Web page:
Neither the Piecora’s development plan nor the Hugo House proposal directly address the high level of parking stalls planned for the projects, but the next wave of big projects already under construction started the trend. One example: The massive apartment and retail project under construction at Melrose and Pine will have parking for 180 vehicles below its 200+ apartment units.

MapForNotice19829UPDATE 8:51 AM: Speaking of parking, the “land use application” process has begun for the planned 16-story, Whole Foods mixed-use project planned for Broadway and Madison. Comments pertaining to the project’s impact on the surrounding area can be submitted through June 21st.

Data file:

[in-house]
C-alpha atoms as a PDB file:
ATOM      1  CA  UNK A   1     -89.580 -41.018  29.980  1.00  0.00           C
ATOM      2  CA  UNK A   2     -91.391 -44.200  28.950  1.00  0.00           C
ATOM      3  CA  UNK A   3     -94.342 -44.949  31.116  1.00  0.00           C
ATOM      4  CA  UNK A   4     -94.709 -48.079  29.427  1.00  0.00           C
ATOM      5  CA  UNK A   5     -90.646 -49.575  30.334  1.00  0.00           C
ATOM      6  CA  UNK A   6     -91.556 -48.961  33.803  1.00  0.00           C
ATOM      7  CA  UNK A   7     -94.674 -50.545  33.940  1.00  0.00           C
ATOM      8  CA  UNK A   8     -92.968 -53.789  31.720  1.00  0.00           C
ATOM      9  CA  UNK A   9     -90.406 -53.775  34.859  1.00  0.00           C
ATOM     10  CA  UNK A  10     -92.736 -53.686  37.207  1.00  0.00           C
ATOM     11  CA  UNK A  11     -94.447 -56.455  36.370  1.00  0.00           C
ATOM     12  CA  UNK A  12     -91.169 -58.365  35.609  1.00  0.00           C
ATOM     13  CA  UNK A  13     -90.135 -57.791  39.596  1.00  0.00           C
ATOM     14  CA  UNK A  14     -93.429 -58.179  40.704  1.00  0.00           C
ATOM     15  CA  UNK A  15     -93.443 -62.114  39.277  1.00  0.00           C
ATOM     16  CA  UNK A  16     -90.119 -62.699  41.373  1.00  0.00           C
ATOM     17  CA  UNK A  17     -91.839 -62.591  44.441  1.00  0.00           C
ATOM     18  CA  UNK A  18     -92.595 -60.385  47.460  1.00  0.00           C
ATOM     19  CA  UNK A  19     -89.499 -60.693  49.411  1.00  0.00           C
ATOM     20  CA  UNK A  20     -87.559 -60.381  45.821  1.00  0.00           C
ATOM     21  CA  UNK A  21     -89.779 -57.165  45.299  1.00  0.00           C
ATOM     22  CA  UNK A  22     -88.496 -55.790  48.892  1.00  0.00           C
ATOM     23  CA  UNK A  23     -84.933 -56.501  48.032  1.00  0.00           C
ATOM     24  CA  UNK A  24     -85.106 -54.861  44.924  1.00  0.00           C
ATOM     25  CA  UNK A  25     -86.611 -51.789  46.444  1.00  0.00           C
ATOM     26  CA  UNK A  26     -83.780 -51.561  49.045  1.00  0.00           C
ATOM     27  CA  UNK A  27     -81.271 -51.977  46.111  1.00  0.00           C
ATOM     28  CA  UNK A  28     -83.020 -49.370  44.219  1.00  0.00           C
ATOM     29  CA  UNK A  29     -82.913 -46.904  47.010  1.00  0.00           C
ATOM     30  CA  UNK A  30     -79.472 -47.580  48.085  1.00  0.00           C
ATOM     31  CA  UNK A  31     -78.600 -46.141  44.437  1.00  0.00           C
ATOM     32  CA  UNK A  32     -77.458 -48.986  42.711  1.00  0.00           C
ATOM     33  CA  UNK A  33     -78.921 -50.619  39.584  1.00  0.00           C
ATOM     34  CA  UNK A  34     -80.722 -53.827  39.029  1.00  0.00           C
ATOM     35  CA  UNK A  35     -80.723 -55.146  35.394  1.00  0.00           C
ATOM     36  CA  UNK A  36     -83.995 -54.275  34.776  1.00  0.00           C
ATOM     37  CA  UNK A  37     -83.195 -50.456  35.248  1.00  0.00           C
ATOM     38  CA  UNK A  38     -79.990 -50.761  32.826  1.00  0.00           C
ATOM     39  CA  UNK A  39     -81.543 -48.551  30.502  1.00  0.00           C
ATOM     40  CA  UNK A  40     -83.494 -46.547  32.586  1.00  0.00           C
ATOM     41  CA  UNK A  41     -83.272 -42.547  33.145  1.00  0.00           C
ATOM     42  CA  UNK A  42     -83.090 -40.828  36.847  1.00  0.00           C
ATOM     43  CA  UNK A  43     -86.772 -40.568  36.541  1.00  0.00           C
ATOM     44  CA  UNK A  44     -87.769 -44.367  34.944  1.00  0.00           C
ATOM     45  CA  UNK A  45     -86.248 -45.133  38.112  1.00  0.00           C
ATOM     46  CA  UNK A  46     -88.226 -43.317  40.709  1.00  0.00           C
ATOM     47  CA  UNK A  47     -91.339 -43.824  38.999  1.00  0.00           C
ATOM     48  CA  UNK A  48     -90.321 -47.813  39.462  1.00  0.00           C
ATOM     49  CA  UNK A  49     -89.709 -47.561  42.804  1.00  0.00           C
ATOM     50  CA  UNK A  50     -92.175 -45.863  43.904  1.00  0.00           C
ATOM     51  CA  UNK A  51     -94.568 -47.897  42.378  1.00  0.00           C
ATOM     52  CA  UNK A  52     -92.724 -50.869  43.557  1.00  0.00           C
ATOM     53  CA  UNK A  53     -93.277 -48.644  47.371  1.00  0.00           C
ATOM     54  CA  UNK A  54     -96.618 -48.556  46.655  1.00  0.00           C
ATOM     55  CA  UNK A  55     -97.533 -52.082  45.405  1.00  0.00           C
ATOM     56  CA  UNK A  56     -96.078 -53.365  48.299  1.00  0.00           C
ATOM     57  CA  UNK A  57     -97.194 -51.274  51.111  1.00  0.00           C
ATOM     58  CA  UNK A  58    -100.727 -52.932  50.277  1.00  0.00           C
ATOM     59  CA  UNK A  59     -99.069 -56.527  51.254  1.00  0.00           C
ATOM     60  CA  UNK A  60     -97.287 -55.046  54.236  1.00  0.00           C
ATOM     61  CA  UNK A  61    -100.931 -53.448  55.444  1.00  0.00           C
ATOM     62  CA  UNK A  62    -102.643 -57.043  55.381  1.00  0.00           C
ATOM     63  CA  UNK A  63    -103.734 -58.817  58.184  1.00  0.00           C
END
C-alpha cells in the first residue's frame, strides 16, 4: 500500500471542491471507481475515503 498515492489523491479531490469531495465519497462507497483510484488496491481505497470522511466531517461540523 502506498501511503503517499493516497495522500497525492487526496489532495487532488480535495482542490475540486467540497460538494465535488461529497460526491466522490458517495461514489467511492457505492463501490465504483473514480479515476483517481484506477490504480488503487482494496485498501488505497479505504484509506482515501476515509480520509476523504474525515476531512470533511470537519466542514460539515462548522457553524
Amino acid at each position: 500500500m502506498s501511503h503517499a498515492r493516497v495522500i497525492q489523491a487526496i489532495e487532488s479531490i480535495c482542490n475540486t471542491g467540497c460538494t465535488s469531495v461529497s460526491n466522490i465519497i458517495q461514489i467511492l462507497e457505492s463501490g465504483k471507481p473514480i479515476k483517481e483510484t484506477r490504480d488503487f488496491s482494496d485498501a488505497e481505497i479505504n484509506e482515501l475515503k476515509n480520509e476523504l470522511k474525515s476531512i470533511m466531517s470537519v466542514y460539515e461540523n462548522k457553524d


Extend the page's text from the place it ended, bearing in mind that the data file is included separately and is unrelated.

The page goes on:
UPDATE 6/20/2015: Thanks to Daniel Goddard of Weinstein A+U for letting us know the final design packet for the Hugo House development has posted. We’ll have more about the updated proposal prior to the review but here’s the document if you’d like to get an early start.

Dr Proposal 3020067 Agenda Id 5433

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43 thoughts on “Design proposals revealed for Hugo House, Piecora’s developments” -- All CHS Comments are held for moderation before publishing

  1. Both of these projects look promising. They will please “pro-density” advocates with a significant number of new apartments, but no doubt others will complain that they will not be “affordable.” I am glad to see they will both include parking in the plans, as these are areas where on-street parking is very tight, but some will complain that such parking isn’t necessary since all the new residents will not have cars (ha!….unlikely).